Amsterdam is a perfect place to visit for the arts of the seventeenth century. The city center and its canals are an open-air museum of golden age-architecture. But there is one site especially you shouldn’t miss. The Royal Palace on Dam Square might be the best example the Dutch glory of the past. And it houses some of Amsterdam’s best-hidden art gems.
Even though the name of the building suggests otherwise, the Royal Palace was not originally intended as a palace. It was constructed to become the new town hall of Amsterdam after the earlier one burned down in 1652. This new building had to become special according to its builders. Halfway through the seventeenth century, Amsterdam was the most powerful commercial center in the Western world. It had recently played a significant role in establishing peace in the Dutch Republic. The city’s successes needed to be reflected in the design of the new town hall. The architectural assignment was as ambitious as the city itself: to underline Amsterdam as a powerful city and to be a monument for peace at the same time, an ‘Eighth Wonder of the World.’
To achieve this, the city council turned to prominent architect Jacob van Campen. He designed the building and its sculpted decorations to form a universe on a small scale and a tribute to God’s creation. He worked in the style of Dutch Classicism. It meant that Van Campen reinstalled the building principles of the Antiquity, with elements like building in a symmetrical fashion and adding classical decorations and pilasters. This explains why the front of the palace looks like a classical temple. Inside, the times of the ancient Greeks and Romans revived through the marble sculptures and paintings featuring classical scenes and figures.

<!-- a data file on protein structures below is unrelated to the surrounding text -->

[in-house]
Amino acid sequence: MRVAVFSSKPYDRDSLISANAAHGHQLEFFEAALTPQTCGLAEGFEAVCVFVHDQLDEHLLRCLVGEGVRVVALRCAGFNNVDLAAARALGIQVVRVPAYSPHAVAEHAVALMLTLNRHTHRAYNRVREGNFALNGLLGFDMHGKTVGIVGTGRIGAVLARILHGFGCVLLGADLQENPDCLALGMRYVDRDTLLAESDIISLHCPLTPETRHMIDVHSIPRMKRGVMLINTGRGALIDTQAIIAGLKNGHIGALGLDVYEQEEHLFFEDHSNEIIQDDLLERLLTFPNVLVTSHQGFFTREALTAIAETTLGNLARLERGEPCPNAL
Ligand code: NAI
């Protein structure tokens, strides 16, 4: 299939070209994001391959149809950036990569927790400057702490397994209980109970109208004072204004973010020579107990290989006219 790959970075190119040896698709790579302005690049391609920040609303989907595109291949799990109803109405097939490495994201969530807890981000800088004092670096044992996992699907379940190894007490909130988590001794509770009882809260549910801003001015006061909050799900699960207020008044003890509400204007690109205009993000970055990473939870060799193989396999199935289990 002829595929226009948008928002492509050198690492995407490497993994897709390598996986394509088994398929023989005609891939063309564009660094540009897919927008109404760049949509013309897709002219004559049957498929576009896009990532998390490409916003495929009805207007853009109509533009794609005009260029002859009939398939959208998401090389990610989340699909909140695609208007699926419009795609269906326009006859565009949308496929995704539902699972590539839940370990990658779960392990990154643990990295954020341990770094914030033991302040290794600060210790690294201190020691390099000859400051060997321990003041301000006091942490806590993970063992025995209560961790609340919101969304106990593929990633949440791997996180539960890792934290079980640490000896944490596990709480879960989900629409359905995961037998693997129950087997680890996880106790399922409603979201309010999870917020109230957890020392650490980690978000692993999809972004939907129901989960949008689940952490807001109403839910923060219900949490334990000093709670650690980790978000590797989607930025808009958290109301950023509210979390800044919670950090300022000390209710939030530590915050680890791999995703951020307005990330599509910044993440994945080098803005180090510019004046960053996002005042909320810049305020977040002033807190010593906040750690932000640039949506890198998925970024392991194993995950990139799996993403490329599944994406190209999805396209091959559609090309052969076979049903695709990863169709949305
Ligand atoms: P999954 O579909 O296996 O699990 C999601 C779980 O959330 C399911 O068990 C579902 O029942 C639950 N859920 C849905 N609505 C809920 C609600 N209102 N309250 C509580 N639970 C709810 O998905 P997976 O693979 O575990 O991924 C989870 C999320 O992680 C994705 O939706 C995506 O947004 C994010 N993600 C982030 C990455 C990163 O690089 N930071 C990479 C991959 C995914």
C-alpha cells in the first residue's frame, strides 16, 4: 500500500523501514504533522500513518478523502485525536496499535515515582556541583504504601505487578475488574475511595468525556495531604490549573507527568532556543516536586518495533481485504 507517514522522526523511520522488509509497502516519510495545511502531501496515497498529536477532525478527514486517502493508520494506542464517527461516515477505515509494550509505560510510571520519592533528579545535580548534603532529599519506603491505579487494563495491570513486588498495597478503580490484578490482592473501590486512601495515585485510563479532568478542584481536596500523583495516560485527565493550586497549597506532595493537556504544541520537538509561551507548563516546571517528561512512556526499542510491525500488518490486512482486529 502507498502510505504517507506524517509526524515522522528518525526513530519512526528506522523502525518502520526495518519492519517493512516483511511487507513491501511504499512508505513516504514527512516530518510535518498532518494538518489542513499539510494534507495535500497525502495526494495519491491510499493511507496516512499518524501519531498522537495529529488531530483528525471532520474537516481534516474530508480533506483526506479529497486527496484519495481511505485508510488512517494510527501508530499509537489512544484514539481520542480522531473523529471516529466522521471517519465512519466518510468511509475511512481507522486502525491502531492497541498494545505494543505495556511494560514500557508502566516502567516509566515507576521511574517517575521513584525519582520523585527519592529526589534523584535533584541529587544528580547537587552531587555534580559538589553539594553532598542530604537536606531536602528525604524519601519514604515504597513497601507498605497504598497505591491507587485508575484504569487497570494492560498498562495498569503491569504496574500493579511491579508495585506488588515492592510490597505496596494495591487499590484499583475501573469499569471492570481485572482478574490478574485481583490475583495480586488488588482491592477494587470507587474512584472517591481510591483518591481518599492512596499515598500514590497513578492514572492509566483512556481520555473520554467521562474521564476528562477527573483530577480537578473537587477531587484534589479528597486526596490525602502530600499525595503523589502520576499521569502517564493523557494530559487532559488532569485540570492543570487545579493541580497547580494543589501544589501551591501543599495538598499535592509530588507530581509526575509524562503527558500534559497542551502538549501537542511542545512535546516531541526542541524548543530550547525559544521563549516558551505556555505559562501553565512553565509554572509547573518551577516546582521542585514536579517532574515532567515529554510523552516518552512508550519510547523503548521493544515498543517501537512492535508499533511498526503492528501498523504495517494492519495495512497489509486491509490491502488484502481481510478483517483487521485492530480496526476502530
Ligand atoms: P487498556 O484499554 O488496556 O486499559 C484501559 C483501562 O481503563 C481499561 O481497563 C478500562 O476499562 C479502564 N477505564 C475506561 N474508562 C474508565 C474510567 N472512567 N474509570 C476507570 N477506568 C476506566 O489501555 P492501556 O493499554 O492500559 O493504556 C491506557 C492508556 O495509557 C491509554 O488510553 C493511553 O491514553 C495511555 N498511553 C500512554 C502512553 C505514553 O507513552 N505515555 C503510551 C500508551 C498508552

Since the building was so large, it housed a number of functions in the seventeenth century. First of all the mayors and city councils, but also an exchange bank, insurance offices, even a court and several jail cells. Many people entered the building on a daily basis to settle their affairs. But while the seventeenth century was a golden one for the Netherlands, the eighteenth had a different theme. The Republic entered a crisis, with many people questioning and eventually opposing its leaders. When the French Revolution erupted in 1789, shock waves were felt throughout Europe. Amsterdam was no exception. In 1795 Dutch Governor William the Fifth fled from to England. French troops entered the country, proclaiming the Batavian Republic and effectively making the Netherlands French territory.
In 1806, Napoleon Bonaparte made his brother Louis the first King of Holland. He needed a place to live. What building could be better suitable for the needs of a king than that grand, wonderful town hall of Amsterdam? He started living here, transforming it from a draughty, cold business place to a comfortable city palace. And the building has stayed royal ever since. Louis Bonaparte was sent off the Dutch throne by Napoleon in 1810, making it the imperial palace of the French Empire for a short amount of time. Napoleon and his wife even stayed here for a few weeks in 1811. When the son of Governor William V returned to the Netherlands in 1813 and became the first Dutch king (William I) in 1815, it was only logical he was offered the royal palace.
Restoring the glory of the past
The Royal Palace was sold to the Dutch State in 1936. Ever since, carefully planned restorations have made the interior the hidden gem it is today. The Empire furniture has been restored. The patterns in the carpets are the same as those of Louis Bonaparte’s. In other rooms, a seventeenth-century pattern decorates the walls and curtains. Paintings representing the Dutch Royal family were added to the interiors. Today, the Royal Palace serves as an official palace. The present Dutch King Willem-Alexander uses it for official events, like state visits and other official receptions. It is also the setting for the monarchy’s most important moments such as royal weddings and the abdication and investiture of the head of state of the Netherlands. In between these events the palace is open to the audience for up to nine months a year. It is a unique opportunity to wander about in the only Dutch palace in official use that allows visitors. For a sneak preview of its marvelous interior, visit the excellent virtual tour online through their website.